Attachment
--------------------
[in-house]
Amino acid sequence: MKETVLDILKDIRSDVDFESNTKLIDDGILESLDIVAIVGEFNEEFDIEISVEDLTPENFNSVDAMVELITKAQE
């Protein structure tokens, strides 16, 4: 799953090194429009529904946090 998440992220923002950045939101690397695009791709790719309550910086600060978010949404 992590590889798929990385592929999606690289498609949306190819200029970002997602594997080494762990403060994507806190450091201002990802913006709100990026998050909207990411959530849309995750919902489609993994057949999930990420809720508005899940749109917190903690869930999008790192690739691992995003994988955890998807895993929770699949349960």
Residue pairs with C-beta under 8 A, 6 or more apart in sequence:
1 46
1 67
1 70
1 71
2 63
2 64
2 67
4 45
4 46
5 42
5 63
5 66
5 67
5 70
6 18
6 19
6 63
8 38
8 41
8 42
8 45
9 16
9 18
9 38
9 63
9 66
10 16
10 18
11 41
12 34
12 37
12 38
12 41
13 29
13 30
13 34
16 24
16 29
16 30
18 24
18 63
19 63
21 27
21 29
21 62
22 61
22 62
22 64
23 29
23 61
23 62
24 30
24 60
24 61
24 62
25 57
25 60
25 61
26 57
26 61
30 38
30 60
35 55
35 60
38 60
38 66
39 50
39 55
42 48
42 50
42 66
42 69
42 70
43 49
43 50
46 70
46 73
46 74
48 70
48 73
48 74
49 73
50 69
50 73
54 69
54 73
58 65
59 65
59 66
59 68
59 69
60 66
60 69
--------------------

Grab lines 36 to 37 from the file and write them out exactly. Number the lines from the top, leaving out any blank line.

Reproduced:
12 38
12 41